Political pundits were very guarded in their predictions for the U.S. midterm elections after the surprise victory of Donald Trump in 2016. Pundits and polling organisations also got their predictions wrong in the Brexit referendum and last U.K. election. So it was almost a surprise that the midterm results were pretty much as expected.
The Democrats have taken the majority in the House of Representatives but the Republicans have kept the Senate. Although they only had a majority of 10 (out of 100 seats), most of the Republicans candidates in the 35 seats up for election were in safe seats.
Losing the majority in one house will make it difficult for Mr Trump to push through legislation. As it was, even with a majority in both houses, in the last 22 months, he had not managed to fulfill his campaign promise of building a wall on the border with Mexico, and his attempt to overturn President Obama’s universal healthcare system was a failure.
The House majority could also mean that Democrats forge ahead with investigations into President Trump’s financial affairs and connections to Russia.
A Gentle Blue Wave
The Democrats by no means won a landslide but will no doubt take heart from the election. A party with no clear leadership managed to make gains, and the record turnout can probably be credited mainly to Democratic and independent campaigns to encourage people to sign up to electoral registers and turn out on the day.
The New York Times estimates approximately 114 million votes were cast in 2018, compared to 83 million in 2014. States such as Virginia and Florida are reporting 20 year highs in turnout. In Florida that helped pass an amendment to overturn the law that removed the right to vote for life from convicted felons.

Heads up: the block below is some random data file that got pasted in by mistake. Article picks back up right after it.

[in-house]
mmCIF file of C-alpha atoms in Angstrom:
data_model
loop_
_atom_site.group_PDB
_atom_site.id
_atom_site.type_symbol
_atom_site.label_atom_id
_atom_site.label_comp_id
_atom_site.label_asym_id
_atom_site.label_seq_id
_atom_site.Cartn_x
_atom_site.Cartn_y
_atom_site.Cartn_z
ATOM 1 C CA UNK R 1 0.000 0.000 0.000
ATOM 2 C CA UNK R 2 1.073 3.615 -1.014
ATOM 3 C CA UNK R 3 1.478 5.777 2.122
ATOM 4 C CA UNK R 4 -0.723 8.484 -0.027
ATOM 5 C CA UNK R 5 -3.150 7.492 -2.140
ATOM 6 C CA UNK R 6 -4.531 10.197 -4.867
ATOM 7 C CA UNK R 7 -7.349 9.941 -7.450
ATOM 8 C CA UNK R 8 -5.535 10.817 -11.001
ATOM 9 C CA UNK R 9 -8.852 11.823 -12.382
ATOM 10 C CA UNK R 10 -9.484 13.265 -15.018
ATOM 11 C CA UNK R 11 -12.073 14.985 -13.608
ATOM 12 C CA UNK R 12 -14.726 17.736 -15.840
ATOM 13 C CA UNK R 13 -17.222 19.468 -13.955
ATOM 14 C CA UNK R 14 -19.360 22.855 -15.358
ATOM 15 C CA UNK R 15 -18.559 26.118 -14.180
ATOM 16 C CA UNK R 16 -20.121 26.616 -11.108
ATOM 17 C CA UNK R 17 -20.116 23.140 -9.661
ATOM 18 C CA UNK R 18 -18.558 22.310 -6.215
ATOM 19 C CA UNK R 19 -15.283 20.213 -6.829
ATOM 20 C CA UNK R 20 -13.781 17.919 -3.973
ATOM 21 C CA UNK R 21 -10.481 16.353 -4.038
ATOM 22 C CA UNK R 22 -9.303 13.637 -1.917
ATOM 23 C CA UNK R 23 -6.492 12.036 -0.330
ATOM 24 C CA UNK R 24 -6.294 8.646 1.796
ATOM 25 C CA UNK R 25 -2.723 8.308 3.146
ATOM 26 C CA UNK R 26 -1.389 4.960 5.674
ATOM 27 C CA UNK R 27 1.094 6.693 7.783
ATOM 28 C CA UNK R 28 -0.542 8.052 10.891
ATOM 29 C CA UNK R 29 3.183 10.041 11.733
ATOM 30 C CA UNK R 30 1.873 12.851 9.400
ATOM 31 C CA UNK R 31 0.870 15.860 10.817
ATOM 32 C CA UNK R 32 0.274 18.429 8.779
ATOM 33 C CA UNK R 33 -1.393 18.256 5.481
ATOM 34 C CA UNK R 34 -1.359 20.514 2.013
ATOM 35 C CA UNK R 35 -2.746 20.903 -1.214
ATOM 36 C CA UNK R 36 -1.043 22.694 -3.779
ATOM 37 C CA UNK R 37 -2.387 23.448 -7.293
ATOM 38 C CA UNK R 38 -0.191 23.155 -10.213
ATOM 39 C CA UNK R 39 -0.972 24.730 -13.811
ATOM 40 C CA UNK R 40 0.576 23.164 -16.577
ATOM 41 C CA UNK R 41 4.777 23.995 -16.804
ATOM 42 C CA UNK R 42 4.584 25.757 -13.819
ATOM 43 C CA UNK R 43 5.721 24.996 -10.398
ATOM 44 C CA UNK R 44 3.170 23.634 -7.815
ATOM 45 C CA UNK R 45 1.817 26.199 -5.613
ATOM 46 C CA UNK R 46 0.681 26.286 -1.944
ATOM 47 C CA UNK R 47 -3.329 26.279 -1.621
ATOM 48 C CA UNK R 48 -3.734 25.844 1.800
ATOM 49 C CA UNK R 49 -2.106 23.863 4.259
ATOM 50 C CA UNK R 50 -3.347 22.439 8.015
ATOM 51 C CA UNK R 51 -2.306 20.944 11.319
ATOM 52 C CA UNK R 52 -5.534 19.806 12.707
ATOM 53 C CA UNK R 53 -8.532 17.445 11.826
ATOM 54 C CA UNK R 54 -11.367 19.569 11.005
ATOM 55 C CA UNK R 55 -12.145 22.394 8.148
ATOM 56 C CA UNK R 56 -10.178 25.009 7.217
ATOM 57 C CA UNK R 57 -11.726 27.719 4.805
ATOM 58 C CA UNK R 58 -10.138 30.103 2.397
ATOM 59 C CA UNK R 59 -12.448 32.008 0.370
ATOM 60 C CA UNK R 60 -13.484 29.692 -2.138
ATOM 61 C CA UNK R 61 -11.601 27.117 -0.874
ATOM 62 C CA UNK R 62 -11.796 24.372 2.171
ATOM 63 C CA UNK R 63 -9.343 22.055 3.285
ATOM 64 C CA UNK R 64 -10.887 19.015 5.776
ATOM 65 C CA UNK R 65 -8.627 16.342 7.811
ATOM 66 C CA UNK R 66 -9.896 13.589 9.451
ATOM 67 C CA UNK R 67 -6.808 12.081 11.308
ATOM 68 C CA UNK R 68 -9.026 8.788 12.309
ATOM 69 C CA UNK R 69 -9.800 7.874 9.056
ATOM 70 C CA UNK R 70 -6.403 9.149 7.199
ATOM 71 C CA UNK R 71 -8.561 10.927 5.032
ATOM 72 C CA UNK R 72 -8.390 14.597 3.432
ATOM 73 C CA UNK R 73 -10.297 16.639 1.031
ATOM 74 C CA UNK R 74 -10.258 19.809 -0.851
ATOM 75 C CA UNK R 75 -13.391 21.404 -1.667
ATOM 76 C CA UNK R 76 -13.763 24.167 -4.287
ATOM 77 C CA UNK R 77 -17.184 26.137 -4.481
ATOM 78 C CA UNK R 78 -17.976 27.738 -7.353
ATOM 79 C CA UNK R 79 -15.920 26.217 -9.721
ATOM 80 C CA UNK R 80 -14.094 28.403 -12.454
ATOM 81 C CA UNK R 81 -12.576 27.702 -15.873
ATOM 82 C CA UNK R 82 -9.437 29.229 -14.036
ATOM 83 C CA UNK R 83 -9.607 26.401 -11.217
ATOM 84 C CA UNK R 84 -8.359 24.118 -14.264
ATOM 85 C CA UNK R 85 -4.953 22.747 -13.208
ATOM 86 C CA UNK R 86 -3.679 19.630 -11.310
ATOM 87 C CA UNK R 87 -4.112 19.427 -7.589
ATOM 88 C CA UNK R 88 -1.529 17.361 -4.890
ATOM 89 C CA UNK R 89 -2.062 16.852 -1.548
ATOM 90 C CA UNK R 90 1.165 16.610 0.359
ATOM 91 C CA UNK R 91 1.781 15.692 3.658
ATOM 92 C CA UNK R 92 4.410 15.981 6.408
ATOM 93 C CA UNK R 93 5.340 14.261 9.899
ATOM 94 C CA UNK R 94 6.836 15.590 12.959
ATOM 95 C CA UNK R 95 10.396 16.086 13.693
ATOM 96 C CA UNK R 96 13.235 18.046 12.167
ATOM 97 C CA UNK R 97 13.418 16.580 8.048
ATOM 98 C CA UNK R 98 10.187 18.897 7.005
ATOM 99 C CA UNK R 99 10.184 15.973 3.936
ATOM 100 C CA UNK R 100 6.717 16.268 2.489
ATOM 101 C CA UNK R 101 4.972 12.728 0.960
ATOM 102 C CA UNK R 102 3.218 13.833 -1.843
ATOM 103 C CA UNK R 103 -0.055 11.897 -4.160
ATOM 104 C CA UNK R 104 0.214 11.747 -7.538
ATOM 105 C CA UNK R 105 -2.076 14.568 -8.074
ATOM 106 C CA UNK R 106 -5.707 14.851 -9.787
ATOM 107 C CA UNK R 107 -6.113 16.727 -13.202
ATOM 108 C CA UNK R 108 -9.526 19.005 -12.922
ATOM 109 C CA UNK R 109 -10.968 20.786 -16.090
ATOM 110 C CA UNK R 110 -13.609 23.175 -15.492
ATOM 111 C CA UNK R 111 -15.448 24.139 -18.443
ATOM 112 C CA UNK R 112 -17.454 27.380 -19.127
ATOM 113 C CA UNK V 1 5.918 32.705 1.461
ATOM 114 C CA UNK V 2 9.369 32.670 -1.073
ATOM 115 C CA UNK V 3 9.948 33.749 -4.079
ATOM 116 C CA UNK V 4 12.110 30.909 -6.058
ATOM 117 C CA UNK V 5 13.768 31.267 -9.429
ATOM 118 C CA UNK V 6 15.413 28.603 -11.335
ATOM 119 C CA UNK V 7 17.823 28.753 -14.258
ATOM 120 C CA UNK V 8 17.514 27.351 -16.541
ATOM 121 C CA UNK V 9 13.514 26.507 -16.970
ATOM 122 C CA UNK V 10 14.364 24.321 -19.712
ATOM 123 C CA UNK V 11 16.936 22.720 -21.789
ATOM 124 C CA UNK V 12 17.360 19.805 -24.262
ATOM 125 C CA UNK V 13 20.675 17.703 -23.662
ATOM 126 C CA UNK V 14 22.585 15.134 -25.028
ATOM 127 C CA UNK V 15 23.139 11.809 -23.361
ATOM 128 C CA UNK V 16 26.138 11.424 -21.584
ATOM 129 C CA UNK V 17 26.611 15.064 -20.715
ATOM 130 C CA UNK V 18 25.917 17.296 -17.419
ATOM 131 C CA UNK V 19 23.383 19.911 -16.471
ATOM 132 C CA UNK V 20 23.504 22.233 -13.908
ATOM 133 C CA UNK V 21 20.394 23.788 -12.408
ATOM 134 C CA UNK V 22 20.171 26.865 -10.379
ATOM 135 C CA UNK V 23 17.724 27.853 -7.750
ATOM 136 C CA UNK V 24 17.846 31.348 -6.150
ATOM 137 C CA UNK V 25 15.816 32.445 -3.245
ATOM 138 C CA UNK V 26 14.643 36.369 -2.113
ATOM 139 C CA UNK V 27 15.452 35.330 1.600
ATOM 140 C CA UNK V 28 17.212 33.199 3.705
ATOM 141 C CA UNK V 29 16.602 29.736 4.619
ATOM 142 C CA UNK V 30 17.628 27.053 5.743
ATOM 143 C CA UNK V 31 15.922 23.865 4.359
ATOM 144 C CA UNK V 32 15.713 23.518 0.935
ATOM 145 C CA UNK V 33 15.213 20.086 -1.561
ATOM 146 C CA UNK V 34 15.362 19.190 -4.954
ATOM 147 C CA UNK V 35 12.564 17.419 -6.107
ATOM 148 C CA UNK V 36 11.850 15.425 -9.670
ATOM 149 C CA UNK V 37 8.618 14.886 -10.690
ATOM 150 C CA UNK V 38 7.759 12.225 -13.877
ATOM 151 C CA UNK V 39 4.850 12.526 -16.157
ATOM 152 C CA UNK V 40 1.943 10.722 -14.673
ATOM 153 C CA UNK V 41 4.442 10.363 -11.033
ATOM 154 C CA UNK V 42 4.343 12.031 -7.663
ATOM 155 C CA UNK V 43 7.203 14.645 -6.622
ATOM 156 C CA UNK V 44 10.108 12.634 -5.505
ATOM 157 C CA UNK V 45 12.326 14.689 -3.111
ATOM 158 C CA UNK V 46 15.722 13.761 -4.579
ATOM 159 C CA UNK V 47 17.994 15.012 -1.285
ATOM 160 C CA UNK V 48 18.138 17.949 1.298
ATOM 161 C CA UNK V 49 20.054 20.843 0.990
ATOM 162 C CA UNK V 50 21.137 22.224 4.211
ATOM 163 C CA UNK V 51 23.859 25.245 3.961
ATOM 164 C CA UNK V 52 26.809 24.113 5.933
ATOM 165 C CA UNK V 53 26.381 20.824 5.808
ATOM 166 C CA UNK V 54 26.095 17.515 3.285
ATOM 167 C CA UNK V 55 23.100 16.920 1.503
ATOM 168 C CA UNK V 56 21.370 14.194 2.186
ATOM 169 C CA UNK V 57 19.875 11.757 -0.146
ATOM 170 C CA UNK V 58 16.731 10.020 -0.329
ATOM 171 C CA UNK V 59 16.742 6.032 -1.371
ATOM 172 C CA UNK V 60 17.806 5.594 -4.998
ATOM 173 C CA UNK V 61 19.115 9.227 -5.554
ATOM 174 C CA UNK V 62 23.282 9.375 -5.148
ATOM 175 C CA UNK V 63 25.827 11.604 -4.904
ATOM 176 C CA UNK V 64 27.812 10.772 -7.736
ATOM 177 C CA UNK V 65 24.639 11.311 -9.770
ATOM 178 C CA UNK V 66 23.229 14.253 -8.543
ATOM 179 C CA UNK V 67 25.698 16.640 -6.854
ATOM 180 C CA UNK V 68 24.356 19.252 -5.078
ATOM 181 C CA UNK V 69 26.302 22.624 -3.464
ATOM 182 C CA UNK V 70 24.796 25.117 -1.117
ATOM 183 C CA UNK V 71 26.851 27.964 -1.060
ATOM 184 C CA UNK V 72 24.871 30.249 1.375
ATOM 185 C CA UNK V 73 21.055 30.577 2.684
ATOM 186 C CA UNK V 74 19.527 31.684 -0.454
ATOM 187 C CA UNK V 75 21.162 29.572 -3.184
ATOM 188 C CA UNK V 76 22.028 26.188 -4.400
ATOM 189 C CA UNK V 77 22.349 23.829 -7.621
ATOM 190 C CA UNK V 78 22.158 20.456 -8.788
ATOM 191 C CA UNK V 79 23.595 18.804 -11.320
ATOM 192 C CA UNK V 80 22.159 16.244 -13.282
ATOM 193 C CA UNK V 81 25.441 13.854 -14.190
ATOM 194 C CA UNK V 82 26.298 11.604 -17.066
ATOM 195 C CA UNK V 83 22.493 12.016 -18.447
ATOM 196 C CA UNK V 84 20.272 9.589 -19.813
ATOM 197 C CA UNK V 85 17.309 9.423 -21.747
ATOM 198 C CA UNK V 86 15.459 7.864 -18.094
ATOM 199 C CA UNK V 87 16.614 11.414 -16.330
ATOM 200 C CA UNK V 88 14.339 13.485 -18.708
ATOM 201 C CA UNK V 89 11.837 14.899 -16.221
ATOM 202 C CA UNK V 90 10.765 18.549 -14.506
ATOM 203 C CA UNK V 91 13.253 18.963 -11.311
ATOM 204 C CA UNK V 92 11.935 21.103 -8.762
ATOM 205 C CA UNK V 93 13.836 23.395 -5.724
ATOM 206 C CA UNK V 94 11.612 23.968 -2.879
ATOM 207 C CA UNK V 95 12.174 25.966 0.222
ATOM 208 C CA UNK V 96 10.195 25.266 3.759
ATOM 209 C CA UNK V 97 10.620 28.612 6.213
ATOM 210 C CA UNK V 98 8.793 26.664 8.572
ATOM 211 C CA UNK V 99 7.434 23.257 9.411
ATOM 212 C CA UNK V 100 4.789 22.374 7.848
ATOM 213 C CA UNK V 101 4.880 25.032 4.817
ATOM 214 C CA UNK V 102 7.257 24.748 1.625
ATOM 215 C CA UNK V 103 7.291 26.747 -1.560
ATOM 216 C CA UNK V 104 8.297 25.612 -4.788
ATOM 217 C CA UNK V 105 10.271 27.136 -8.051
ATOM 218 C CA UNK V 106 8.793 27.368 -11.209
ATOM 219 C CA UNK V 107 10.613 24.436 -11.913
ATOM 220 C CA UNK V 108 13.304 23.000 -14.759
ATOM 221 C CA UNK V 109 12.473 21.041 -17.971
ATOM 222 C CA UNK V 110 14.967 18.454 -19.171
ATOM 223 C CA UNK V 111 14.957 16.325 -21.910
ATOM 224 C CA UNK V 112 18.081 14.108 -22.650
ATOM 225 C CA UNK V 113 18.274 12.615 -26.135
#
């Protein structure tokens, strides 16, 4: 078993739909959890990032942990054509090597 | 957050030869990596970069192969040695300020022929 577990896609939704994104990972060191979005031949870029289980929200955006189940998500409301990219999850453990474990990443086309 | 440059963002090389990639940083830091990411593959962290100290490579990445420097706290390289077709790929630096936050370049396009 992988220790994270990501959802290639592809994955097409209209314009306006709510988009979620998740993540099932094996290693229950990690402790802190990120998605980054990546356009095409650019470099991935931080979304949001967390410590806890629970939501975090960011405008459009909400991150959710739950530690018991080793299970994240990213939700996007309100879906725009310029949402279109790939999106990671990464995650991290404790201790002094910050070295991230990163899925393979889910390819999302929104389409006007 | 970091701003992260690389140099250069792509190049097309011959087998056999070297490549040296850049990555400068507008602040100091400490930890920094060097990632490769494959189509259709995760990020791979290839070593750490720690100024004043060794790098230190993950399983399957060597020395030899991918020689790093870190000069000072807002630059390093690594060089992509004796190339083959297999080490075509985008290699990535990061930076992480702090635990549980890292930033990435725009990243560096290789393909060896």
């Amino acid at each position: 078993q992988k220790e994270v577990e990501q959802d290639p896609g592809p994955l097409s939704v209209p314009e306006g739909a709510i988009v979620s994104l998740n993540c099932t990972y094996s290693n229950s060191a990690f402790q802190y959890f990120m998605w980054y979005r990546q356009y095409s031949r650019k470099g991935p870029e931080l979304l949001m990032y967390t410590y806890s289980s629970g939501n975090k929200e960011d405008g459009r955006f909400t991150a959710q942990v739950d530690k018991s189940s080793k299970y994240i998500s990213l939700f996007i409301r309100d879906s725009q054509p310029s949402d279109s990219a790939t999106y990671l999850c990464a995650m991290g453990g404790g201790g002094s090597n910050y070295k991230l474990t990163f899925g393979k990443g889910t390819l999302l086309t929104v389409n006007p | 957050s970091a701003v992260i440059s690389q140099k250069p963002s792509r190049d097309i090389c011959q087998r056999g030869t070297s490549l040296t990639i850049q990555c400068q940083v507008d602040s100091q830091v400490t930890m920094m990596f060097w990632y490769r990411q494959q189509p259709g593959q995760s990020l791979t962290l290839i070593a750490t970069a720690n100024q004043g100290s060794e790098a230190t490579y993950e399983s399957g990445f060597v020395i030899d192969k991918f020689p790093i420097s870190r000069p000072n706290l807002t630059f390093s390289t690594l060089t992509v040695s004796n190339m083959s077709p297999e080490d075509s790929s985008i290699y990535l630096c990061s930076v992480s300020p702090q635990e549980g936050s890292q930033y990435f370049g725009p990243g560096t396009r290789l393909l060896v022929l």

The Democrats already had a much more diverse pool of elected representatives and they fielded even more women and minority candidates. this seems to have gone in their favour.
183 women Democrats were on the ballot for the House of Representatives for 435 seats. There were 61 women in the House before the election. It is looking like the total will be between 98 and a hundred for this election. (Some results still aren't in.) This interactive graphic from The Washington Post tracks in real time the fate of 277 women candidates for Congress or Governor posts. (It works better in some browsers than others.)
Alexandria Ocasio-Cortez, 29, (above) was elected in New York, the youngest Congresswoman ever. Openly Socialist, and Latina, Ms Ocasio-Cortes was a waitress until a year ago. The first two Muslim congresswomen were elected, Rashida Tlatib in Michigan and Ilhan Omar in Minnesota. And the first Native American women were elected to Congress, New Mexico's Debra Haaland and Sharice Davids of Kansas.
In Colorado, Jared Polis became the first openly gay governor in the US.